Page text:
Death of family in Italian floods shines a light on illegal builds
By Lorenzo Tondo
Men, women and children have lost their lives trapped in houses built without proper authorisation, thrown together in areas of high seismic risk, a few steps from rivers or at the foot of hills at hydrogeological risk. According to data from the Italian Territorial Agency, 1.2m homes in Italy are illegal. The Italian National Institute of Statistics (Istat) said that in 2015 alone nearly 20 illegal buildings were put up for every 100 authorised ones.
“We have built and continue to build in areas where we shouldn’t ever have,” Maurizio Carta, a professor of city planning at the University of Palermo, told the Guardian. “We have erected villas and buildings in fragile areas, along riverbeds, in areas prone to landslides, along cliffs, and in high-risk hydrogeological and seismic areas, which increases the risk for people living there – in essence, where they should not be living in the first place.”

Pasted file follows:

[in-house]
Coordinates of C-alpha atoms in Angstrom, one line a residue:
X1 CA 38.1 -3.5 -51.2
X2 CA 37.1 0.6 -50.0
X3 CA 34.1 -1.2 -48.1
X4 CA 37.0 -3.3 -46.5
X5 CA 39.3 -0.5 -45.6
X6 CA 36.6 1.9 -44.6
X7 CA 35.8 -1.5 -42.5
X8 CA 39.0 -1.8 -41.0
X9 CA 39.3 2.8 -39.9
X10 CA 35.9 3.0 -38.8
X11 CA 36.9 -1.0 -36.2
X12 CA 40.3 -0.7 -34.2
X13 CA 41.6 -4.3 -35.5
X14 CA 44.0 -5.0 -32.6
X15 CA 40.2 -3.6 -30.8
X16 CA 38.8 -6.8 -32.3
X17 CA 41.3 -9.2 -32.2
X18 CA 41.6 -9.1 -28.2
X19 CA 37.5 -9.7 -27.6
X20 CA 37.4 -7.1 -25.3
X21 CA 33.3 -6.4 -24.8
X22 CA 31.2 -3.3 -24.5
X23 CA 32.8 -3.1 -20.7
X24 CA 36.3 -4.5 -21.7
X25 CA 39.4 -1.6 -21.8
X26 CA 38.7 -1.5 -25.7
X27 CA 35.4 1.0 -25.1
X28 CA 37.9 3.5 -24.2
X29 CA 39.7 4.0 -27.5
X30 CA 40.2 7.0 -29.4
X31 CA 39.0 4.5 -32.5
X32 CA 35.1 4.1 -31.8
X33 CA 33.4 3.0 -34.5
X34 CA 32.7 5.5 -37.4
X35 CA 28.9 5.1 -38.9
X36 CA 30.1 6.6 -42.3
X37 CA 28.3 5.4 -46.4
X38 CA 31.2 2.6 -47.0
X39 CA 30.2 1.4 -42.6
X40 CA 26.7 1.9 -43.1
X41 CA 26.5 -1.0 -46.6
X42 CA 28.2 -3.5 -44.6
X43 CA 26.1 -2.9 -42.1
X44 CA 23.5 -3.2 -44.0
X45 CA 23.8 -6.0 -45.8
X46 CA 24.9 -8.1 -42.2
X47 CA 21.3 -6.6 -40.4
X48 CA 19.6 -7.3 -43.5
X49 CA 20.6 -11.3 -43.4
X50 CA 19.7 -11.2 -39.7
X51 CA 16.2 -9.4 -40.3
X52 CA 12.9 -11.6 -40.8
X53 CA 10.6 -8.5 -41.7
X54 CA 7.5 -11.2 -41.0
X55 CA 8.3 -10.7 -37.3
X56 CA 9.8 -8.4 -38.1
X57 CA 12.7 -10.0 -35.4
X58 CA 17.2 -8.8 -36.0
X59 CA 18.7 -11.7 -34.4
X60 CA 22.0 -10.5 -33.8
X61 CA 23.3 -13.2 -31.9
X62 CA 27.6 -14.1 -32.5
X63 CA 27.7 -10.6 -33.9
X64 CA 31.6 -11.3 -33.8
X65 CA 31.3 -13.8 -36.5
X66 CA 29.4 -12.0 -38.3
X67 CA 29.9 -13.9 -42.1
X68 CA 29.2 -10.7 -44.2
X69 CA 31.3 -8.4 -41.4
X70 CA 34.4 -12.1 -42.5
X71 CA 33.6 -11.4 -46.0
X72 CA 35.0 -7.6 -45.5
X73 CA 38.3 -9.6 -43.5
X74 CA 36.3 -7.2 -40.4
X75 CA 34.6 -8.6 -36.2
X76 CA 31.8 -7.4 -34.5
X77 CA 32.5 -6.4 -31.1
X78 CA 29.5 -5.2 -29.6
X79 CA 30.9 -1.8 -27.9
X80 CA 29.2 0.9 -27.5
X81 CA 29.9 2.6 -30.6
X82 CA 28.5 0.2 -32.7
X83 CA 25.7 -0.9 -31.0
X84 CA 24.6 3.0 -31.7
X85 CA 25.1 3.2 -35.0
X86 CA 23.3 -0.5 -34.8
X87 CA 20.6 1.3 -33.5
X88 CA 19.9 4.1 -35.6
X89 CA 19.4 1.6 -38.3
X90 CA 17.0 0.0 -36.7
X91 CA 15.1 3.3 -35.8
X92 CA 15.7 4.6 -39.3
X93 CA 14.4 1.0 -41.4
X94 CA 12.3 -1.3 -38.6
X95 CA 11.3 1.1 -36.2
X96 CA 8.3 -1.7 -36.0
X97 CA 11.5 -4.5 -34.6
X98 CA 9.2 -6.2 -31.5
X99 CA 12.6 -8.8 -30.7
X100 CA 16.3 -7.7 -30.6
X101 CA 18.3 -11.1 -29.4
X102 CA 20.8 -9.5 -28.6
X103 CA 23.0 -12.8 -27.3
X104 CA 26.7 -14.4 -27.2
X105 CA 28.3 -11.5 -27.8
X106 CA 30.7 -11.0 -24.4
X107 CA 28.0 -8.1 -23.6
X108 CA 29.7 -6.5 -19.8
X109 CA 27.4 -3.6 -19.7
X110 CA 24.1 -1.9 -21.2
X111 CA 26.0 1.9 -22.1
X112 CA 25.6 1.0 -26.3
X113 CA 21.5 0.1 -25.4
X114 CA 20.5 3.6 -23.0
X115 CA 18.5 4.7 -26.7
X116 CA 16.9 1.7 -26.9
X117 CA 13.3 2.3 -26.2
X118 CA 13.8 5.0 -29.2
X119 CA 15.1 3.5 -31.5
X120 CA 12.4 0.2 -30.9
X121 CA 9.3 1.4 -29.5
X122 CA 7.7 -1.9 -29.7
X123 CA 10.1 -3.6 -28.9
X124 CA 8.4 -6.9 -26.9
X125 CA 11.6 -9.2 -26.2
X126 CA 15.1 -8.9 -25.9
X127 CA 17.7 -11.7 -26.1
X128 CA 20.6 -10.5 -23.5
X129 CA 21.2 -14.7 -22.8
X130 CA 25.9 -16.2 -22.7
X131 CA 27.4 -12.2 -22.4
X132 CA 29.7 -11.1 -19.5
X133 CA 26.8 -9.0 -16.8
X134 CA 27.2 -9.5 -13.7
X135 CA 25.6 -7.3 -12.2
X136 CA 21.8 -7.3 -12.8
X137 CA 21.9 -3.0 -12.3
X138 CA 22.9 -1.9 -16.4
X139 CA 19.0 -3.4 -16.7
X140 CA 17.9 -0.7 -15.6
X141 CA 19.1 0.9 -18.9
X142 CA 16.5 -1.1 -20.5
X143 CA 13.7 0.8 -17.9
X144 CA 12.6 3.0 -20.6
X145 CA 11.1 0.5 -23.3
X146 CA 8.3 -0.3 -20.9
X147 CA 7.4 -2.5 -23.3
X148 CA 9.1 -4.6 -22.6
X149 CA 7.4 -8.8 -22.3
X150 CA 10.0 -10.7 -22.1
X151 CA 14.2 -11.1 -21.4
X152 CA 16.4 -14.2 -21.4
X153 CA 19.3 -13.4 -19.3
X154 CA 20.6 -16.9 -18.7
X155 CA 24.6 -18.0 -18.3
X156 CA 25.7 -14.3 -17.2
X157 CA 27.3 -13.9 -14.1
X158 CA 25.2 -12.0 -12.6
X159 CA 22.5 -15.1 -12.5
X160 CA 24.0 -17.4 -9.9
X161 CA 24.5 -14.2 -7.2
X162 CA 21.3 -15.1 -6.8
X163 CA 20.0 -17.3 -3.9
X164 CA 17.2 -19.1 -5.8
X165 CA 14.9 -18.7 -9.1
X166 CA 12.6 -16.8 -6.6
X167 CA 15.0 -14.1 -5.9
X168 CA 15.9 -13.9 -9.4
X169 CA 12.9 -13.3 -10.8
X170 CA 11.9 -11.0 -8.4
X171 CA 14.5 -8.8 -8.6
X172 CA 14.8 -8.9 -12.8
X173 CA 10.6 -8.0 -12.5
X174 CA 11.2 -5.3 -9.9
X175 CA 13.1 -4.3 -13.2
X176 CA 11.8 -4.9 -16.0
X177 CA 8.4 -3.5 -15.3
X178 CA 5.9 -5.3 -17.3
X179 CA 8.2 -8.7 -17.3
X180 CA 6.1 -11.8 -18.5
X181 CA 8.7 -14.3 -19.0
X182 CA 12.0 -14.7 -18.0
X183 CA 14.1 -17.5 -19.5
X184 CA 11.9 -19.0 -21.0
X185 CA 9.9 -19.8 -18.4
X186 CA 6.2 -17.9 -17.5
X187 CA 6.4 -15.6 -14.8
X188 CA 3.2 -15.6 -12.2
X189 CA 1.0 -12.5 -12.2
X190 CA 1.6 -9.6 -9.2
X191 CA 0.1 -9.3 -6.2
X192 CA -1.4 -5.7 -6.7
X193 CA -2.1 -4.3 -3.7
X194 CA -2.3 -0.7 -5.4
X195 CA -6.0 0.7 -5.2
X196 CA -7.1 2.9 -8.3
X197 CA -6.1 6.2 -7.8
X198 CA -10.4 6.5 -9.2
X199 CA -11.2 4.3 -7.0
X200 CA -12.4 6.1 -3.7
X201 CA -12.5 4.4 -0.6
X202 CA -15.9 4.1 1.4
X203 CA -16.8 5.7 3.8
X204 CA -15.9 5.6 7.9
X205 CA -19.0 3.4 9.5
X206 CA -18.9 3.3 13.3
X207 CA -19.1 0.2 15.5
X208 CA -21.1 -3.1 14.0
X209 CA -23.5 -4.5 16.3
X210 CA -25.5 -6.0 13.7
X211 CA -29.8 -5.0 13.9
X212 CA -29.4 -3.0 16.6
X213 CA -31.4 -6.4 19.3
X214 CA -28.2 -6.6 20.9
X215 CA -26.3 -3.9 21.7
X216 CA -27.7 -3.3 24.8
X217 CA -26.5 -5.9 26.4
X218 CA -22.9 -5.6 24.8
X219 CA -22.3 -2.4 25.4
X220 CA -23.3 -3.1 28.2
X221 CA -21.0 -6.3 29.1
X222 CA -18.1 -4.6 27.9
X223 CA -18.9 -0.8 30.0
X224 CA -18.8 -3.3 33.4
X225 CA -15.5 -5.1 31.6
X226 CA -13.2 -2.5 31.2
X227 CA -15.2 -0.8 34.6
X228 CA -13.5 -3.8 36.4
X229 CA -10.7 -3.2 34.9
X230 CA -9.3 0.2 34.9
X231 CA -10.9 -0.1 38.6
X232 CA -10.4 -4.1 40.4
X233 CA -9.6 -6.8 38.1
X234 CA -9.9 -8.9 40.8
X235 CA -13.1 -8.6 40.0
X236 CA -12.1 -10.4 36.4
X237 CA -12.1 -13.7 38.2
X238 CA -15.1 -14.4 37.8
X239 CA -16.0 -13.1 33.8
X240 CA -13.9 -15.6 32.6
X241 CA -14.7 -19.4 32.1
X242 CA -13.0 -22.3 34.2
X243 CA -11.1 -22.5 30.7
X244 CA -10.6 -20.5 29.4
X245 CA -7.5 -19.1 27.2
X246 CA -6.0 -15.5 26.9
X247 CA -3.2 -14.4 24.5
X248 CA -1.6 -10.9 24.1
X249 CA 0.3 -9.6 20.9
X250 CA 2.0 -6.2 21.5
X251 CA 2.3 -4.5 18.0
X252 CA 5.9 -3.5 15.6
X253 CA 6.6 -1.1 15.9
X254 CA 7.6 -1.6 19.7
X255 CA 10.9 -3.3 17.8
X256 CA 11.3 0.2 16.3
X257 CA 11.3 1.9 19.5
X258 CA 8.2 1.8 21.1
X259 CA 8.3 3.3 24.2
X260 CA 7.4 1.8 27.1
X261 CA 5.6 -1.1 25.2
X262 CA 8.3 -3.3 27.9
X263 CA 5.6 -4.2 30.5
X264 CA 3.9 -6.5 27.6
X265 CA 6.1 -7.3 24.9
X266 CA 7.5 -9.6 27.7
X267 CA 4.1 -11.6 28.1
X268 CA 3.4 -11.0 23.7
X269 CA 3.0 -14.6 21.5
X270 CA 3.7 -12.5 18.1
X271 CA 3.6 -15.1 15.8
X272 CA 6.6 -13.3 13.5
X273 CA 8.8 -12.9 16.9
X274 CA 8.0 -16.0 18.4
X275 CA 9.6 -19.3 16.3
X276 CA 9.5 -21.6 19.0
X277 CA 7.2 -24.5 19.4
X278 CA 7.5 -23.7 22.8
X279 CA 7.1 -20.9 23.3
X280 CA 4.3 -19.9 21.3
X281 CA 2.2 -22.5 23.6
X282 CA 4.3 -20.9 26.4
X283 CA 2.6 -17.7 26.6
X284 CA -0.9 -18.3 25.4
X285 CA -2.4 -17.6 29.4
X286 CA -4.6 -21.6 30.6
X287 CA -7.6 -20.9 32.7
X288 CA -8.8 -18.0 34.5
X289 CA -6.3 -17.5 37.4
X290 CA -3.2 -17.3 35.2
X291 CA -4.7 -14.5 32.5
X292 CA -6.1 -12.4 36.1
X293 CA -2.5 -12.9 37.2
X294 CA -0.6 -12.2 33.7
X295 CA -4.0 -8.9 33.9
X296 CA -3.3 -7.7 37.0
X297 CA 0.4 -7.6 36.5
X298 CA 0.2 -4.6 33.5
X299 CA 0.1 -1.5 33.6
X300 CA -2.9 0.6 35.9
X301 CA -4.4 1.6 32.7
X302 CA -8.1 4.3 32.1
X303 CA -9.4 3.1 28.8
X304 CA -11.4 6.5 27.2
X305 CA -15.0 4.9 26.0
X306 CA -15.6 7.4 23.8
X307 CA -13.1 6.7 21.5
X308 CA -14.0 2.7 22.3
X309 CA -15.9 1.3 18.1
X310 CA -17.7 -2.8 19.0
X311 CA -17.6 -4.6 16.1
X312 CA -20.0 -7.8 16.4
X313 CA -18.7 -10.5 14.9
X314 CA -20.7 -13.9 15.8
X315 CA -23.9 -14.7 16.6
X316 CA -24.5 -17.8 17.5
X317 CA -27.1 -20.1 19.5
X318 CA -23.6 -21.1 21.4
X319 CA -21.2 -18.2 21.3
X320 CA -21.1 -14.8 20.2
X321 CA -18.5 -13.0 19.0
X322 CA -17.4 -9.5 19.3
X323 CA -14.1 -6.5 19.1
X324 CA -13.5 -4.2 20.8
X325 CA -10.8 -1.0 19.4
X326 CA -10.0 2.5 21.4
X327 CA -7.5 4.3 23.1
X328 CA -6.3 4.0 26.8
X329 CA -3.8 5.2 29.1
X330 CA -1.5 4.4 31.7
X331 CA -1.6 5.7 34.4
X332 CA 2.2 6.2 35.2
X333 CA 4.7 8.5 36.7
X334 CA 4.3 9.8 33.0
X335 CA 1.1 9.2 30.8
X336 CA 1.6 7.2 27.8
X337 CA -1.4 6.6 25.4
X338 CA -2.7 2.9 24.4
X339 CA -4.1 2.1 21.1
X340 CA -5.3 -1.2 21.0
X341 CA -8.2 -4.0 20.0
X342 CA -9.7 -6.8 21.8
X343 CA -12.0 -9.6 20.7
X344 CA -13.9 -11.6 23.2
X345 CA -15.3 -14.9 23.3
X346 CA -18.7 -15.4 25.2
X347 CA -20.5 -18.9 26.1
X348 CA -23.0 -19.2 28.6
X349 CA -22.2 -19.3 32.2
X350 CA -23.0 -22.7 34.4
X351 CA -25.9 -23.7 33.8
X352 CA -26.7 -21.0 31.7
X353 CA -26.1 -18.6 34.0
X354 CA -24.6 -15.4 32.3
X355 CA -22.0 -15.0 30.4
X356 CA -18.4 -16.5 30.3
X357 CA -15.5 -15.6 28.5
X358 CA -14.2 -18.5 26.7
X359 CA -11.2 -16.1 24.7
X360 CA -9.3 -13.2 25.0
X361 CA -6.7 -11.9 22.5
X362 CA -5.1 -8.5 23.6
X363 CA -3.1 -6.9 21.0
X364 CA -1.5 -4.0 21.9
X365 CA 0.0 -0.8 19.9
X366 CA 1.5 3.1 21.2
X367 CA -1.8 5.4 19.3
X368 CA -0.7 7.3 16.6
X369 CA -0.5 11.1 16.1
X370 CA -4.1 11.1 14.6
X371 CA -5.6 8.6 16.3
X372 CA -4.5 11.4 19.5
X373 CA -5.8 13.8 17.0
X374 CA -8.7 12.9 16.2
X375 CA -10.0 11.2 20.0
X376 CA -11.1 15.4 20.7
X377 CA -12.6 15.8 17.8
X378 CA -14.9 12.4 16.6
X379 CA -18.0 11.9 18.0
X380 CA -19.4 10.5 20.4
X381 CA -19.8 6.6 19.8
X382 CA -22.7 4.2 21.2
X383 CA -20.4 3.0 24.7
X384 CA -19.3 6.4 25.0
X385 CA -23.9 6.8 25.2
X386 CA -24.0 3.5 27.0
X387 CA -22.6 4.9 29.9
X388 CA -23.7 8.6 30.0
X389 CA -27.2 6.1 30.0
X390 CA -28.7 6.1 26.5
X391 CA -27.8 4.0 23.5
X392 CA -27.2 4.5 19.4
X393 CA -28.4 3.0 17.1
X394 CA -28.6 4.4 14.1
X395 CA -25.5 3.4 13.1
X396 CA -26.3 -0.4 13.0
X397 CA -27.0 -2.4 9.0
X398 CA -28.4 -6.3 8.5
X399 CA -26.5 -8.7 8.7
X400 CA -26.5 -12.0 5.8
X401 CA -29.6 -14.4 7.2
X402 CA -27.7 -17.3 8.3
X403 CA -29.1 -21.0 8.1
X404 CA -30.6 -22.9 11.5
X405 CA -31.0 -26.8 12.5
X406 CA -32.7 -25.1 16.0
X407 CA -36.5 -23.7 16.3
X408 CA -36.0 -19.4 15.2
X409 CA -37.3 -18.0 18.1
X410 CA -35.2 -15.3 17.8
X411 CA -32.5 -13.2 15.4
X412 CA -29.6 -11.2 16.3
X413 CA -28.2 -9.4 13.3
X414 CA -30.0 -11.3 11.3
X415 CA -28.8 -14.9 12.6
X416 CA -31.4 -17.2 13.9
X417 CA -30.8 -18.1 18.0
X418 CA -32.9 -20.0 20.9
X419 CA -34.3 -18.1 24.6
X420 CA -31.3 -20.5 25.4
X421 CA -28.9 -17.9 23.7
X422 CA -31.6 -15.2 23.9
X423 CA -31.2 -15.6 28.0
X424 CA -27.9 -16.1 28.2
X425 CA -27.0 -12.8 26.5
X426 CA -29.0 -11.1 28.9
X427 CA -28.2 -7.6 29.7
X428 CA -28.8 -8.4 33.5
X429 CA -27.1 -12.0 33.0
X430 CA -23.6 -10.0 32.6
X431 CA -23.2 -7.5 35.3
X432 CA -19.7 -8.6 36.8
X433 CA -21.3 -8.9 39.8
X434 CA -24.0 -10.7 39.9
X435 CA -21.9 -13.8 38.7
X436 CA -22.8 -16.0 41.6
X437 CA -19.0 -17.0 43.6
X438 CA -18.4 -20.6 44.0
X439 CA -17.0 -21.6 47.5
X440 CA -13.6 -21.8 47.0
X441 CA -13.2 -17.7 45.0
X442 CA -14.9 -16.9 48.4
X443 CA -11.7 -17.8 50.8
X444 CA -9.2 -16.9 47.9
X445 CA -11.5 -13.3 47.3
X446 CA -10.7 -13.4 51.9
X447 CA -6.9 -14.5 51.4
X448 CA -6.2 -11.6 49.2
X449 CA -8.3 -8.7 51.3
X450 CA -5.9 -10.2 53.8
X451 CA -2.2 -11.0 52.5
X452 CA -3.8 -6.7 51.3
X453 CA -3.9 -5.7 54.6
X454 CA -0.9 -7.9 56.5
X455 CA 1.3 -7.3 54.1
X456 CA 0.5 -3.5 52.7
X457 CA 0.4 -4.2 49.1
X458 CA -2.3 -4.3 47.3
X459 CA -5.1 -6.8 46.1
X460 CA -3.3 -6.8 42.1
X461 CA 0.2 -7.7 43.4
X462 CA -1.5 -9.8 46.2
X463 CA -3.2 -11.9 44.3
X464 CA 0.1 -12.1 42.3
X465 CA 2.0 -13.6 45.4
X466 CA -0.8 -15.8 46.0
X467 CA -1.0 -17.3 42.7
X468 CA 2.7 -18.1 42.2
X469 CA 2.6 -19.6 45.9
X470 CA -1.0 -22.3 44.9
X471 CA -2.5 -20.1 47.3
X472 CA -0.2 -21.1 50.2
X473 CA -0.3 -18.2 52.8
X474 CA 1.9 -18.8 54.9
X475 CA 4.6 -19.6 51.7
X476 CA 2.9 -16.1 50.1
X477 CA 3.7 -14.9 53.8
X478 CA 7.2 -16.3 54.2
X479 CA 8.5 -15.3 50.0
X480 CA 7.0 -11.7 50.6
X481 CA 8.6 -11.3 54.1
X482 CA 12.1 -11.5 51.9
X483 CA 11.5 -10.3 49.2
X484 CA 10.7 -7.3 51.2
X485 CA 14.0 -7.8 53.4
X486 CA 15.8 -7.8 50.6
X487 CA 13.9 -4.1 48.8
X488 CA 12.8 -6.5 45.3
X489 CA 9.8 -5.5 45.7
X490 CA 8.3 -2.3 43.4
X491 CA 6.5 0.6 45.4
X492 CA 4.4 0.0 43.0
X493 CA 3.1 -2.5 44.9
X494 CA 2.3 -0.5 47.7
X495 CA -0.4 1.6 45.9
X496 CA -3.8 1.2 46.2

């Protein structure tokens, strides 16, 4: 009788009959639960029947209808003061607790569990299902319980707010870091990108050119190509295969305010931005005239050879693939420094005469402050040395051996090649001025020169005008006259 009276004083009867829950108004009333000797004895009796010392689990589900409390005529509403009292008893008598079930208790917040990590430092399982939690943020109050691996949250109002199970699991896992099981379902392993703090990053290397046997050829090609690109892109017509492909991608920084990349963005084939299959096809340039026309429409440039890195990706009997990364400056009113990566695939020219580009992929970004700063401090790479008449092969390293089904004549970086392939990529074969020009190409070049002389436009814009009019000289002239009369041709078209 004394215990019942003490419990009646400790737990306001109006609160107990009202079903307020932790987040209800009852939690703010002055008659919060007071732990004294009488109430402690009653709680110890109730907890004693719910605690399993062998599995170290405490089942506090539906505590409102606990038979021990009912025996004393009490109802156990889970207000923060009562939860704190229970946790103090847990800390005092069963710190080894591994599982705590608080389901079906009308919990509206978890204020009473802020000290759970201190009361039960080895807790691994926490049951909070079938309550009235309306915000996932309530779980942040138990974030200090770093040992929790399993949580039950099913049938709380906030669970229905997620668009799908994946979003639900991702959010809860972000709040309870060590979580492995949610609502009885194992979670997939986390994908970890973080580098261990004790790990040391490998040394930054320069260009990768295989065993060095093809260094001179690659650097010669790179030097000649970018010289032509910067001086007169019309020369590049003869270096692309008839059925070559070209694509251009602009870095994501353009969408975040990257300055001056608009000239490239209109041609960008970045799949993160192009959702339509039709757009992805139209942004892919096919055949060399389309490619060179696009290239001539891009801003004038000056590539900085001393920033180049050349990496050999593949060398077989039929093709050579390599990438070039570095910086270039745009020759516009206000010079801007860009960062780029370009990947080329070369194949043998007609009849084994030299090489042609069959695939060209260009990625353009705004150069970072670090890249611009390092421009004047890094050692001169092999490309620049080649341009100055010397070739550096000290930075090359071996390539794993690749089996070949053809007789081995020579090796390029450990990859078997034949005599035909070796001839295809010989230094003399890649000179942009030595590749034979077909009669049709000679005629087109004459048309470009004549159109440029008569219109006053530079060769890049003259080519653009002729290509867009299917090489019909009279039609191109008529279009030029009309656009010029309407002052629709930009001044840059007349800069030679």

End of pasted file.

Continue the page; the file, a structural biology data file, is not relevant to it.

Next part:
Instead of ordering the demolition of houses, Italian politicians have often adopted regulations that save engineers and owners from convictions, enriching the state at the same time – a process called condono edilizio, which translates as “amnesty building”.
The process is that the owners of an illegal building have the opportunity to save their home from demolition by paying a sum of €60-€150 (£53-£131) per square metre of their house. In return, the state abandons criminal prosecution.